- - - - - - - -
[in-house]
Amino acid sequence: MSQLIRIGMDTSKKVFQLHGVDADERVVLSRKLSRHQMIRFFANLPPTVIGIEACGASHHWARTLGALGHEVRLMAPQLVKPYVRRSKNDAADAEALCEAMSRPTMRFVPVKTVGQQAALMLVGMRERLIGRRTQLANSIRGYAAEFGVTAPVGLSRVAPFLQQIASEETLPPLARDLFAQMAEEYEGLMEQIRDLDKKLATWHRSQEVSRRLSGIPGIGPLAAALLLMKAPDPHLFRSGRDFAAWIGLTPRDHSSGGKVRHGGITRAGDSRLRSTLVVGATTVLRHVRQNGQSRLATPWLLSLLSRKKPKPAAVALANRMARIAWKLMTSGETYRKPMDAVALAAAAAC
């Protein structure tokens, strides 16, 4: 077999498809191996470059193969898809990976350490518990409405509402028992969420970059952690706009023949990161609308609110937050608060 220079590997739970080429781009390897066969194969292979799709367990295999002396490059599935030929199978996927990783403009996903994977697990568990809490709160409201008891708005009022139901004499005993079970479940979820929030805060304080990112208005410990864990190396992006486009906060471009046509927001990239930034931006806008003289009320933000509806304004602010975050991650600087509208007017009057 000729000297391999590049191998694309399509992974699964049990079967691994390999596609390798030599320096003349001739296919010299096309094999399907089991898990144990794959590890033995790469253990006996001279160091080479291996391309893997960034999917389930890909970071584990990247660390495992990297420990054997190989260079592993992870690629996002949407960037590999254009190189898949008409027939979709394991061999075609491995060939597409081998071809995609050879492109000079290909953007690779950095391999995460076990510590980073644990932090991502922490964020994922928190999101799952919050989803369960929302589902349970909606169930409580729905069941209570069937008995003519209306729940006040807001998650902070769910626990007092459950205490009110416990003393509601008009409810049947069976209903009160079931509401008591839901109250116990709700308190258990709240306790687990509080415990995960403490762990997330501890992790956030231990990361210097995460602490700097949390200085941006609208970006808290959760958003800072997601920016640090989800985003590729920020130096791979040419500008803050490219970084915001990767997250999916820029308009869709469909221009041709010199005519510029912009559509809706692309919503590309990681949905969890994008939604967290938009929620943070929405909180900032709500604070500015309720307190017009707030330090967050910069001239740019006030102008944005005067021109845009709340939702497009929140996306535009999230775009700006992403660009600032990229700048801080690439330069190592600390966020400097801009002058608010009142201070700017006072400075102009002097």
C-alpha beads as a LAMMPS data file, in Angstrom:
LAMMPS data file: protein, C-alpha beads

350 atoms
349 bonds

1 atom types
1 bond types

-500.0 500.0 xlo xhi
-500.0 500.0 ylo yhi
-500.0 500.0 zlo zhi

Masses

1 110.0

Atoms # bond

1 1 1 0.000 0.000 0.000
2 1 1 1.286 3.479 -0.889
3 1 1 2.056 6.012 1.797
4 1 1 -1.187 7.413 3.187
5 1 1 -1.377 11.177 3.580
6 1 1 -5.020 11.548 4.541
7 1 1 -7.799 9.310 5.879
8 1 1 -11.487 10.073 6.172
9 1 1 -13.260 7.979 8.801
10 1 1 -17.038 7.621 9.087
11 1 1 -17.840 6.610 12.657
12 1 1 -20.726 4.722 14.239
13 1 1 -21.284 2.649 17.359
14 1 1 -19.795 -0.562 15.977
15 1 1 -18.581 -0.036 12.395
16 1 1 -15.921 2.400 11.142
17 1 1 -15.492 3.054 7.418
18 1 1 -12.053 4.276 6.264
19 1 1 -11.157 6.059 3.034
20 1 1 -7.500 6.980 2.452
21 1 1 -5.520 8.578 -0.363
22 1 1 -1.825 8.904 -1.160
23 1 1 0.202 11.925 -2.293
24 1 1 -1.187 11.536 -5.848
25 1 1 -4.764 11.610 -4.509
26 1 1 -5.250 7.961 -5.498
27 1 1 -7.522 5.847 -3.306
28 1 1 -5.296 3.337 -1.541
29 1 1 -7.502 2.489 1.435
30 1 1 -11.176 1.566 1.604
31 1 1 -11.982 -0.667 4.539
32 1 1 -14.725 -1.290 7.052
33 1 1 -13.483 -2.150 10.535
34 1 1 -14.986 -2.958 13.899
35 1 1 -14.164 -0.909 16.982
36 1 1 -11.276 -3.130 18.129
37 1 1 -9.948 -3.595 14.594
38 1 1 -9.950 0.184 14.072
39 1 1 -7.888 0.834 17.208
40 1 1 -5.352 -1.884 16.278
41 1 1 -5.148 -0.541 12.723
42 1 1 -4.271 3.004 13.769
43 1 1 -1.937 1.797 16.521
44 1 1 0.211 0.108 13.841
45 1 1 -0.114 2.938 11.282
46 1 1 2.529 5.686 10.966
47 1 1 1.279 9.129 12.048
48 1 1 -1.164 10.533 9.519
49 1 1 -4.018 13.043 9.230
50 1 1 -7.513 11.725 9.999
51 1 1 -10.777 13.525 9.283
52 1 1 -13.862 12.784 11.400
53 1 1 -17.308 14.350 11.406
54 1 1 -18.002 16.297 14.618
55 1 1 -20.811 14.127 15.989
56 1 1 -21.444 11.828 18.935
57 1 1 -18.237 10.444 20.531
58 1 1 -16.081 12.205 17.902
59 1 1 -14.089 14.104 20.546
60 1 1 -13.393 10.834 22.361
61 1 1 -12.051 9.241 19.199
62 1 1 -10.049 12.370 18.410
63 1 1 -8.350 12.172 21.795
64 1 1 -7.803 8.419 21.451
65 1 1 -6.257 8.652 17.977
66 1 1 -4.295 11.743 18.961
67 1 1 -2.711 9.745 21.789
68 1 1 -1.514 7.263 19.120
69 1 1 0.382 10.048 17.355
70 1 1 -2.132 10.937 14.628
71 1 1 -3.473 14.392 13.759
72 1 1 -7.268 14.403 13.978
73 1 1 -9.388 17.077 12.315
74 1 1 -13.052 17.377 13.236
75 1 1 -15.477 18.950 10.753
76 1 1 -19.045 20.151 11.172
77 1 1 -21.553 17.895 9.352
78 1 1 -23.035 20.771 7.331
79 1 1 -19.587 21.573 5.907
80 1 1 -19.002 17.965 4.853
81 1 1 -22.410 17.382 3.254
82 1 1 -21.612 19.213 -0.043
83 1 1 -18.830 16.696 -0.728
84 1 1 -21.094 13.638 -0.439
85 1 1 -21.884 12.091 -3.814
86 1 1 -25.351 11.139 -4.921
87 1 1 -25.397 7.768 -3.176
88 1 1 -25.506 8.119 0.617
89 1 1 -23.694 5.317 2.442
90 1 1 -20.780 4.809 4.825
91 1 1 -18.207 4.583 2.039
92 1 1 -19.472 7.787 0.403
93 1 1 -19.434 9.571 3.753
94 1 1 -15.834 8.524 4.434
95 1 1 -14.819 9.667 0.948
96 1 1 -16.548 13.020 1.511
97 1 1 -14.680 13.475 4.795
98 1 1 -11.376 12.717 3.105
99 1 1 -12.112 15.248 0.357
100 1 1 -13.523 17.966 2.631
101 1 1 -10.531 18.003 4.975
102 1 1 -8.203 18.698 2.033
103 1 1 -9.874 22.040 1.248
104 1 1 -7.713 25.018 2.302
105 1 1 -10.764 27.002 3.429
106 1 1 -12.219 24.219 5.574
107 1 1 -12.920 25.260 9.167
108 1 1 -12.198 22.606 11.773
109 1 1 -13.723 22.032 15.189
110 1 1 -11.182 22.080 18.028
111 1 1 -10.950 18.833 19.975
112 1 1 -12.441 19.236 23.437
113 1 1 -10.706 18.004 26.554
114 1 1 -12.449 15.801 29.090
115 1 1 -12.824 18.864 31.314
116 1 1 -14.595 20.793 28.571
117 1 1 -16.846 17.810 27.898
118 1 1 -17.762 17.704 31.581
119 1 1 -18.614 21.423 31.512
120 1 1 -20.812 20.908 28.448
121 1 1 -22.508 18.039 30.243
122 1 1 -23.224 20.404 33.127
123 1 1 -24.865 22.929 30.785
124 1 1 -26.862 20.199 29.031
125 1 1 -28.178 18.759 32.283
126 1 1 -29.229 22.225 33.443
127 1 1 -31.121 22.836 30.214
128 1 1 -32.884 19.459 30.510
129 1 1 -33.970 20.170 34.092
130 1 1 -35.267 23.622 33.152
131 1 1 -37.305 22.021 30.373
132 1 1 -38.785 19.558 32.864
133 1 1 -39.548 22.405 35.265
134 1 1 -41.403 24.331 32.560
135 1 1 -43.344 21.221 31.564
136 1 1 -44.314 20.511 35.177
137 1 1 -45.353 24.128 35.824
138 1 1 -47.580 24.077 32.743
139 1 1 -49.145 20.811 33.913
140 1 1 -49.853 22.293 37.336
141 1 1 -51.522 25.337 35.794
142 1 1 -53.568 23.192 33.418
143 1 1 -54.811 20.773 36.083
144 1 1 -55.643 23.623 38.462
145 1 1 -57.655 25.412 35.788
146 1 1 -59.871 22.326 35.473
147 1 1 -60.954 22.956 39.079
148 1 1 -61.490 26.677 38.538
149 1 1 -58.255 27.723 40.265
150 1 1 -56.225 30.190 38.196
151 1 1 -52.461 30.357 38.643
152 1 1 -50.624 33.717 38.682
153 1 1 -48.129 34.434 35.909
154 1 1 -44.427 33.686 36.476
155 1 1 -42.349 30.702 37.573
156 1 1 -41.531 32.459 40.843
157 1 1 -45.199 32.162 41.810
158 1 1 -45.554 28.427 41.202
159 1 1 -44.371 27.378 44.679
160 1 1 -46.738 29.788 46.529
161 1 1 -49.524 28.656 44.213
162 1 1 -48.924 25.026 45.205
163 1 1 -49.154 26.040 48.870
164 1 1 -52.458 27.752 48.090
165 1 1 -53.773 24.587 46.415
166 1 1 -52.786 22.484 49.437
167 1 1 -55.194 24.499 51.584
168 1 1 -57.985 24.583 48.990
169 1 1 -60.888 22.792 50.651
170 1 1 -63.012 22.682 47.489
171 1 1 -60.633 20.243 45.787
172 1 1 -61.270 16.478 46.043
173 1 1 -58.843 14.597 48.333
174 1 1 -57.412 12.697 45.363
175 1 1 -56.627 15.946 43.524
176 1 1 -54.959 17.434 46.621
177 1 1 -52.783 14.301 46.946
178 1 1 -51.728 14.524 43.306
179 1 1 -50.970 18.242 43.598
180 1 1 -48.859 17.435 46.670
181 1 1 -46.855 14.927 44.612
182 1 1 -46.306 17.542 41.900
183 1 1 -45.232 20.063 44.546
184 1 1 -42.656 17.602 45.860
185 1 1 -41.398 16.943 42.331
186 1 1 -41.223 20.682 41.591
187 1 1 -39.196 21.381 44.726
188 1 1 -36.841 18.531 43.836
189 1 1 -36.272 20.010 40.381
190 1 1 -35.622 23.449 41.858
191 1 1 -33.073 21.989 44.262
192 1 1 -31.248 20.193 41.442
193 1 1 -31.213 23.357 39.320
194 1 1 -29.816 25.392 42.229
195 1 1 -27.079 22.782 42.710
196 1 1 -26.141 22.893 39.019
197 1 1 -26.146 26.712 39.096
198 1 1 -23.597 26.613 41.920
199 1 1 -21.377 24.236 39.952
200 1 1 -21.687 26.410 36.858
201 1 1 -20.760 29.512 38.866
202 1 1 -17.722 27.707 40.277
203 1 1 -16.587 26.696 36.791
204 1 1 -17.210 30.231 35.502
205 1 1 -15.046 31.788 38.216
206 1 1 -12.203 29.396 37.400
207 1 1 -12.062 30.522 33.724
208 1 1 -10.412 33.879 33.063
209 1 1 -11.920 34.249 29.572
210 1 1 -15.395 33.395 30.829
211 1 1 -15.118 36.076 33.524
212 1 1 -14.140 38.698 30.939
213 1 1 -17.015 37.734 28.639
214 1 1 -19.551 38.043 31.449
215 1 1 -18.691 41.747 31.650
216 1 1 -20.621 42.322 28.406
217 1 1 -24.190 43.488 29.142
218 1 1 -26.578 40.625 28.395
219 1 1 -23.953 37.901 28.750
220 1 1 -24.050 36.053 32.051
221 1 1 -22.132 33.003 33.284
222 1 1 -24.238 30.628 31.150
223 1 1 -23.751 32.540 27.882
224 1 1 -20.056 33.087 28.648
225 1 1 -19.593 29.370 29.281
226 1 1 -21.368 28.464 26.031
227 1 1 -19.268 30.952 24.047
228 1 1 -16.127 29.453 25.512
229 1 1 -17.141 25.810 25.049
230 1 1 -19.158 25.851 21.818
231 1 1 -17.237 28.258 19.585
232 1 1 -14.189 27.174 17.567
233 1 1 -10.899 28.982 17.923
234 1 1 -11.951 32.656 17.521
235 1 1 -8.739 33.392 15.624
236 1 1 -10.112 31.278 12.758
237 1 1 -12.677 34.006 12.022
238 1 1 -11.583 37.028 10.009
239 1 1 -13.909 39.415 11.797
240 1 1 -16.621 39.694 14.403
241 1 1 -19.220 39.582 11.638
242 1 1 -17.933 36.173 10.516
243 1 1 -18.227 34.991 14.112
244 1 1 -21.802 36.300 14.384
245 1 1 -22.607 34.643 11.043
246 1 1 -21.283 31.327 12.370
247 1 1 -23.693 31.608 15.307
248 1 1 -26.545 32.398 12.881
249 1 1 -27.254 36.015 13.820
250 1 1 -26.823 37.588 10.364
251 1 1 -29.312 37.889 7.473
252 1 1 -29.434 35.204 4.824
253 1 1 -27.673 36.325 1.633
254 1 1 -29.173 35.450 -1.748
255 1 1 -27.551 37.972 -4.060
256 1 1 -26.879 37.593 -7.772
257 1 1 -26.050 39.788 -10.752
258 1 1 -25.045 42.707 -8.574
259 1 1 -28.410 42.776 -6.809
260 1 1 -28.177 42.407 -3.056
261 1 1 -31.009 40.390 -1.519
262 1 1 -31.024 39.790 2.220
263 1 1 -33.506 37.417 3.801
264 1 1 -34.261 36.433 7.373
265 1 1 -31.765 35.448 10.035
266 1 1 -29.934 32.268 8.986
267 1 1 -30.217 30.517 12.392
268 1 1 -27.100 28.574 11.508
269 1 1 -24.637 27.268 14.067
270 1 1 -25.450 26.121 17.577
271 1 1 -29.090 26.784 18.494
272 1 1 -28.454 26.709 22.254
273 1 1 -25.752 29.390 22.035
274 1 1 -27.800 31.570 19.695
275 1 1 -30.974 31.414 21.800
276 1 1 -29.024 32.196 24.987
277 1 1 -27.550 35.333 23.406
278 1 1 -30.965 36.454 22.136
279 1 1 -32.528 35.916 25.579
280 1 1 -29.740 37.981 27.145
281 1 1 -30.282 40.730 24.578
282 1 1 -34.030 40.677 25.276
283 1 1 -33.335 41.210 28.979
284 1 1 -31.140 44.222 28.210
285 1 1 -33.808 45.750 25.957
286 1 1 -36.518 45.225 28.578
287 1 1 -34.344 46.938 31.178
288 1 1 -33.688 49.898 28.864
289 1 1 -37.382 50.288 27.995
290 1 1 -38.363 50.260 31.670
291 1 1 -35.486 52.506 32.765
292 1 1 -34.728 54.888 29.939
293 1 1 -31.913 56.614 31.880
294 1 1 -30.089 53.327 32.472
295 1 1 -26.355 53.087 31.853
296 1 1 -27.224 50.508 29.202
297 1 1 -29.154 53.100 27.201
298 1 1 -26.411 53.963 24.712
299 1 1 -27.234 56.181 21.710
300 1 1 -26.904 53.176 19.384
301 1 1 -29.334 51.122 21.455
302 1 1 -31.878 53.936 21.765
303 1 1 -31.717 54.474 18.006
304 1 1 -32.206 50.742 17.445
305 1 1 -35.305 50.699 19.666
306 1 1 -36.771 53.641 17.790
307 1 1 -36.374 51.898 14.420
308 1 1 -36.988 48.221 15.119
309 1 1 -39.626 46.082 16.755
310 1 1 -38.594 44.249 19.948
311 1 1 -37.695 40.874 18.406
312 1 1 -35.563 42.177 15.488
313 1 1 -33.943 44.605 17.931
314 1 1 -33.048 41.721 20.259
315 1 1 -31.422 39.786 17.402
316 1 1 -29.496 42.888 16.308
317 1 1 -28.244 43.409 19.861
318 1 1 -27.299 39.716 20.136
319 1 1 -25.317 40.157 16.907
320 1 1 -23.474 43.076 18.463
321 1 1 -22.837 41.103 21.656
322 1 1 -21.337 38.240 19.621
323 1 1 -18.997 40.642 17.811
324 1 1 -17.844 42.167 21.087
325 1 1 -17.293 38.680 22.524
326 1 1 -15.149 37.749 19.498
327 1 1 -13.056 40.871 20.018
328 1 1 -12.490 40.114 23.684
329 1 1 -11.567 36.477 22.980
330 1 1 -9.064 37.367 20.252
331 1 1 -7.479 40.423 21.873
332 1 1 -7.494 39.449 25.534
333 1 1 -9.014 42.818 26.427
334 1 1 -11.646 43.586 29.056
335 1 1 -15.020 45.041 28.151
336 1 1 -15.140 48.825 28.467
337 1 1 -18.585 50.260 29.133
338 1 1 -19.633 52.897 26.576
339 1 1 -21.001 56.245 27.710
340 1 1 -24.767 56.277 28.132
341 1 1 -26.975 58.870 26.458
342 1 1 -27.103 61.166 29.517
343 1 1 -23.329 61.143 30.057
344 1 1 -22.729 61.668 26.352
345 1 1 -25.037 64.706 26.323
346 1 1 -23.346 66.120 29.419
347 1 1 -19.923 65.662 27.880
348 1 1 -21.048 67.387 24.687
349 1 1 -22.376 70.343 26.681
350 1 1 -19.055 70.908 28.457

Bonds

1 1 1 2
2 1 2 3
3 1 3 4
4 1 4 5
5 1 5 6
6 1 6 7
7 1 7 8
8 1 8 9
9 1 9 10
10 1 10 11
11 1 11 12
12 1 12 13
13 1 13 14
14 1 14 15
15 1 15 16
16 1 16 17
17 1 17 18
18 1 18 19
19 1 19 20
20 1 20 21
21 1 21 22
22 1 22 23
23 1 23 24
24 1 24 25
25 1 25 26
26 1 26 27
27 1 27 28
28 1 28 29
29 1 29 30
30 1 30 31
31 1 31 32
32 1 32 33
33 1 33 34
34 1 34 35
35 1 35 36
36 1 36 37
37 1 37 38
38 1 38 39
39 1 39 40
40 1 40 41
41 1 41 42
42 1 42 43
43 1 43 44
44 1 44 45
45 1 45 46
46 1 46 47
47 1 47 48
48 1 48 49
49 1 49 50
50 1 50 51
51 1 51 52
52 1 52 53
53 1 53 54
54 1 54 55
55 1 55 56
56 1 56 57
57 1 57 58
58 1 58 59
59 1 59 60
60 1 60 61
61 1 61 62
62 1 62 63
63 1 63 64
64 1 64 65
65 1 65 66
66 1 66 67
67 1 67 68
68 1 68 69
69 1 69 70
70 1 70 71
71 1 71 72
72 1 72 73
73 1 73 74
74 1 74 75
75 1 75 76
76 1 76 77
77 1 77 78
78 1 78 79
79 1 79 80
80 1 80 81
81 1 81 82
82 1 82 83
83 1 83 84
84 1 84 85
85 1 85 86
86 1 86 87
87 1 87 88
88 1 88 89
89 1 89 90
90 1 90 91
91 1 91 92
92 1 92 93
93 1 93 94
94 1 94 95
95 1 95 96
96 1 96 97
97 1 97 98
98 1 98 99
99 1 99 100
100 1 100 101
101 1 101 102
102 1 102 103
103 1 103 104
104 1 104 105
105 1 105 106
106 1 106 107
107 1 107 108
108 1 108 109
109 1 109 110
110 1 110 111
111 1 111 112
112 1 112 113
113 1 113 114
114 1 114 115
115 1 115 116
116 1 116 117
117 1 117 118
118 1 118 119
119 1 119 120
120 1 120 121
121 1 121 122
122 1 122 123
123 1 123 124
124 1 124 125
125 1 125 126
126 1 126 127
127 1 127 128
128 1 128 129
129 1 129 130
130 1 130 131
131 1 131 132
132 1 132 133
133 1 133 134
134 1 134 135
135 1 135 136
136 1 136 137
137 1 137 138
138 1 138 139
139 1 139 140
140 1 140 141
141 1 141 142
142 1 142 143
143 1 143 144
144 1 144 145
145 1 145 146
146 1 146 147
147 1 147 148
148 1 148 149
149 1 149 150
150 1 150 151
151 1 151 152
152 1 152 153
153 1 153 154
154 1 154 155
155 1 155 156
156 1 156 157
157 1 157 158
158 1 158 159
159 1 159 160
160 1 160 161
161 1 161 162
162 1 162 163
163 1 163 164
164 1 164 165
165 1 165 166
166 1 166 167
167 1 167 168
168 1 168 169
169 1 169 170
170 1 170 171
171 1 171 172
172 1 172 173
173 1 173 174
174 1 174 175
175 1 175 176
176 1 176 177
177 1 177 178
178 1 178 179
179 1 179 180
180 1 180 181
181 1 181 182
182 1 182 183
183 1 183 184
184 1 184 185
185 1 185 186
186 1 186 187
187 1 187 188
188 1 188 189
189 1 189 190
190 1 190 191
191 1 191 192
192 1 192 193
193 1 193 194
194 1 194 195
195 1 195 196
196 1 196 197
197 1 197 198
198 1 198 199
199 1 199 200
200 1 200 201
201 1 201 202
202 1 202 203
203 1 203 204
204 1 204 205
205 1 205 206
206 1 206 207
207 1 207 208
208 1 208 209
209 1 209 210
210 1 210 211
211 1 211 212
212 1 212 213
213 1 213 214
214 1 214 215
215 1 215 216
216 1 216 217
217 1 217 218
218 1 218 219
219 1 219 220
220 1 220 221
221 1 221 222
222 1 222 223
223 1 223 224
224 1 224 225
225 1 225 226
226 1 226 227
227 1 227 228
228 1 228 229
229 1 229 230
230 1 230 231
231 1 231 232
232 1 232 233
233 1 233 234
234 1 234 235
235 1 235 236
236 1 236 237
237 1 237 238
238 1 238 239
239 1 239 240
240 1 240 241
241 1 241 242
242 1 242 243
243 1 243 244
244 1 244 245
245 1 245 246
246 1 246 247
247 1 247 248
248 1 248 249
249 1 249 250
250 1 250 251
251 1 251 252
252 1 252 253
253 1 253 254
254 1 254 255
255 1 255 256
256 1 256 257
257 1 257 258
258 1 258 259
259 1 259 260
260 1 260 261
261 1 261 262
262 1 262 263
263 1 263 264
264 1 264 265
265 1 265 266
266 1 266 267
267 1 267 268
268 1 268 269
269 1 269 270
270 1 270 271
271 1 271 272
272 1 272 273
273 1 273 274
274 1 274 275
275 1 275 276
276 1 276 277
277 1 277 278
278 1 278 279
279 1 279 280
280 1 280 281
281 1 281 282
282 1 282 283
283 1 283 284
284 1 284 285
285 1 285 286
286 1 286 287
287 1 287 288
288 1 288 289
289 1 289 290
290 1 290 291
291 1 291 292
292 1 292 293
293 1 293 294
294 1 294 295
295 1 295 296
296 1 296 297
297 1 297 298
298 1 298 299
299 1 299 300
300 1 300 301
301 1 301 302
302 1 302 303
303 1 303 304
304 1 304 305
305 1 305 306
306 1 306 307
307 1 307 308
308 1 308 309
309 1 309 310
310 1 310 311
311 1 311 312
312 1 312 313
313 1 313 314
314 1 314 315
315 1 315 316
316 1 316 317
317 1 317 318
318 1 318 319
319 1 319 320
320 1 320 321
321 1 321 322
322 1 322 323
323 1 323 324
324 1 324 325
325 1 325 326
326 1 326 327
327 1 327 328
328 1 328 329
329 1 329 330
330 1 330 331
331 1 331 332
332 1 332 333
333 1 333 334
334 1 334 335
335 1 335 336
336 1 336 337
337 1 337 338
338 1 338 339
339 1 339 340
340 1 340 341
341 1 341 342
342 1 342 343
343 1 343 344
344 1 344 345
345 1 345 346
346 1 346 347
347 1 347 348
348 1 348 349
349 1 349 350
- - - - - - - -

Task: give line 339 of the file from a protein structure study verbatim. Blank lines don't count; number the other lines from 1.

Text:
324 1 1 -17.844 42.167 21.087